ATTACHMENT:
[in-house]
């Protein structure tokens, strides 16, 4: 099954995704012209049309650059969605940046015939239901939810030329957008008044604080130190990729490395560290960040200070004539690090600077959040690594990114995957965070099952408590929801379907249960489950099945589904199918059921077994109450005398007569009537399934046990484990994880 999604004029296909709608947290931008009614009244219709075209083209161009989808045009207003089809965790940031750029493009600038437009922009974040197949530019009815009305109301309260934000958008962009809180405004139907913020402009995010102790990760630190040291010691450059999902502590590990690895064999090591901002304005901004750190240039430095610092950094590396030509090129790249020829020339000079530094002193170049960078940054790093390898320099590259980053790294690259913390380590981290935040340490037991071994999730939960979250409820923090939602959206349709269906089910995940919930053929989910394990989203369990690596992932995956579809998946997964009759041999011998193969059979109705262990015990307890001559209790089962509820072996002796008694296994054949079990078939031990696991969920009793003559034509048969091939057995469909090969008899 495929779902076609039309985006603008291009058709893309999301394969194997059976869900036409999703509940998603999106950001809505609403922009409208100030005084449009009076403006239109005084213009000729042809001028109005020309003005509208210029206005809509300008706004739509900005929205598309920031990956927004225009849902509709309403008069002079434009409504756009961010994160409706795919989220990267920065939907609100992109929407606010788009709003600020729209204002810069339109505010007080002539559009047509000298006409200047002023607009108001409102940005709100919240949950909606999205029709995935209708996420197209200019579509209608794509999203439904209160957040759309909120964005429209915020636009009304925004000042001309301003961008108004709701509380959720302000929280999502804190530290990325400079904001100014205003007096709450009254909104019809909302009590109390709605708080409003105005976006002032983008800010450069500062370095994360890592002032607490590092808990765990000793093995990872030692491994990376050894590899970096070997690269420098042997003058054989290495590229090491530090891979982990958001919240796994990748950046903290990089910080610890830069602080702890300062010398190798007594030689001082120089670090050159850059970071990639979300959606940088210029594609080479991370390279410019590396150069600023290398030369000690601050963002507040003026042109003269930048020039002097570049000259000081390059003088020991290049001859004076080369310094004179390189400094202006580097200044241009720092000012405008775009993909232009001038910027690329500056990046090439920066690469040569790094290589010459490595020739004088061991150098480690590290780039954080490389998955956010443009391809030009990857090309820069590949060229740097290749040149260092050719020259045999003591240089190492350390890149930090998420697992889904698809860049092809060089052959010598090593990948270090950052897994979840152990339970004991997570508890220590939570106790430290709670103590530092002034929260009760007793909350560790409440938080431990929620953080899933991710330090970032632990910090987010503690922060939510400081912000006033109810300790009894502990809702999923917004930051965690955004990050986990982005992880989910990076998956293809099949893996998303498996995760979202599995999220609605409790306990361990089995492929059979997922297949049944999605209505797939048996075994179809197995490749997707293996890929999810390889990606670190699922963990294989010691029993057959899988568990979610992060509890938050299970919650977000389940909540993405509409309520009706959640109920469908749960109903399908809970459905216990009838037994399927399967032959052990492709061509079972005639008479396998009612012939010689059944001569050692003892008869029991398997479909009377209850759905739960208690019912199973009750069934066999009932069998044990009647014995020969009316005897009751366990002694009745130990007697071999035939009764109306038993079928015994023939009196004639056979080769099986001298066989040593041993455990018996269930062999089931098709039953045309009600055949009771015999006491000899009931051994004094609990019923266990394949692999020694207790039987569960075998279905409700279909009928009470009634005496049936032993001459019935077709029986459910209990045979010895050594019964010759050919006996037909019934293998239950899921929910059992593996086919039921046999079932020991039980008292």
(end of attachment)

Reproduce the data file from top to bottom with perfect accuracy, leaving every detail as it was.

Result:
[in-house]
């Protein structure tokens, strides 16, 4: 099954995704012209049309650059969605940046015939239901939810030329957008008044604080130190990729490395560290960040200070004539690090600077959040690594990114995957965070099952408590929801379907249960489950099945589904199918059921077994109450005398007569009537399934046990484990994880 999604004029296909709608947290931008009614009244219709075209083209161009989808045009207003089809965790940031750029493009600038437009922009974040197949530019009815009305109301309260934000958008962009809180405004139907913020402009995010102790990760630190040291010691450059999902502590590990690895064999090591901002304005901004750190240039430095610092950094590396030509090129790249020829020339000079530094002193170049960078940054790093390898320099590259980053790294690259913390380590981290935040340490037991071994999730939960979250409820923090939602959206349709269906089910995940919930053929989910394990989203369990690596992932995956579809998946997964009759041999011998193969059979109705262990015990307890001559209790089962509820072996002796008694296994054949079990078939031990696991969920009793003559034509048969091939057995469909090969008899 495929779902076609039309985006603008291009058709893309999301394969194997059976869900036409999703509940998603999106950001809505609403922009409208100030005084449009009076403006239109005084213009000729042809001028109005020309003005509208210029206005809509300008706004739509900005929205598309920031990956927004225009849902509709309403008069002079434009409504756009961010994160409706795919989220990267920065939907609100992109929407606010788009709003600020729209204002810069339109505010007080002539559009047509000298006409200047002023607009108001409102940005709100919240949950909606999205029709995935209708996420197209200019579509209608794509999203439904209160957040759309909120964005429209915020636009009304925004000042001309301003961008108004709701509380959720302000929280999502804190530290990325400079904001100014205003007096709450009254909104019809909302009590109390709605708080409003105005976006002032983008800010450069500062370095994360890592002032607490590092808990765990000793093995990872030692491994990376050894590899970096070997690269420098042997003058054989290495590229090491530090891979982990958001919240796994990748950046903290990089910080610890830069602080702890300062010398190798007594030689001082120089670090050159850059970071990639979300959606940088210029594609080479991370390279410019590396150069600023290398030369000690601050963002507040003026042109003269930048020039002097570049000259000081390059003088020991290049001859004076080369310094004179390189400094202006580097200044241009720092000012405008775009993909232009001038910027690329500056990046090439920066690469040569790094290589010459490595020739004088061991150098480690590290780039954080490389998955956010443009391809030009990857090309820069590949060229740097290749040149260092050719020259045999003591240089190492350390890149930090998420697992889904698809860049092809060089052959010598090593990948270090950052897994979840152990339970004991997570508890220590939570106790430290709670103590530092002034929260009760007793909350560790409440938080431990929620953080899933991710330090970032632990910090987010503690922060939510400081912000006033109810300790009894502990809702999923917004930051965690955004990050986990982005992880989910990076998956293809099949893996998303498996995760979202599995999220609605409790306990361990089995492929059979997922297949049944999605209505797939048996075994179809197995490749997707293996890929999810390889990606670190699922963990294989010691029993057959899988568990979610992060509890938050299970919650977000389940909540993405509409309520009706959640109920469908749960109903399908809970459905216990009838037994399927399967032959052990492709061509079972005639008479396998009612012939010689059944001569050692003892008869029991398997479909009377209850759905739960208690019912199973009750069934066999009932069998044990009647014995020969009316005897009751366990002694009745130990007697071999035939009764109306038993079928015994023939009196004639056979080769099986001298066989040593041993455990018996269930062999089931098709039953045309009600055949009771015999006491000899009931051994004094609990019923266990394949692999020694207790039987569960075998279905409700279909009928009470009634005496049936032993001459019935077709029986459910209990045979010895050594019964010759050919006996037909019934293998239950899921929910059992593996086919039921046999079932020991039980008292």